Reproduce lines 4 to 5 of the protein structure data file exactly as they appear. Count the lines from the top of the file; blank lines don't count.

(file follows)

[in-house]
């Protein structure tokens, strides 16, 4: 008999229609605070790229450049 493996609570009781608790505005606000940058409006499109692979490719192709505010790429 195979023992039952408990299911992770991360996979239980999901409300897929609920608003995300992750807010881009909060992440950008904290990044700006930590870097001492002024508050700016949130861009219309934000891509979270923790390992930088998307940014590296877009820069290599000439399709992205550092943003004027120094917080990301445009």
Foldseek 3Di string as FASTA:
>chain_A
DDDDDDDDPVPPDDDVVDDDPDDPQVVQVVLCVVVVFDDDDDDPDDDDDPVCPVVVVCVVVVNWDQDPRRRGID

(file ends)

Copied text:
>chain_A
DDDDDDDDPVPPDDDVVDDDPDDPQVVQVVLCVVVVFDDDDDDPDDDDDPVCPVVVVCVVVVNWDQDPRRRGID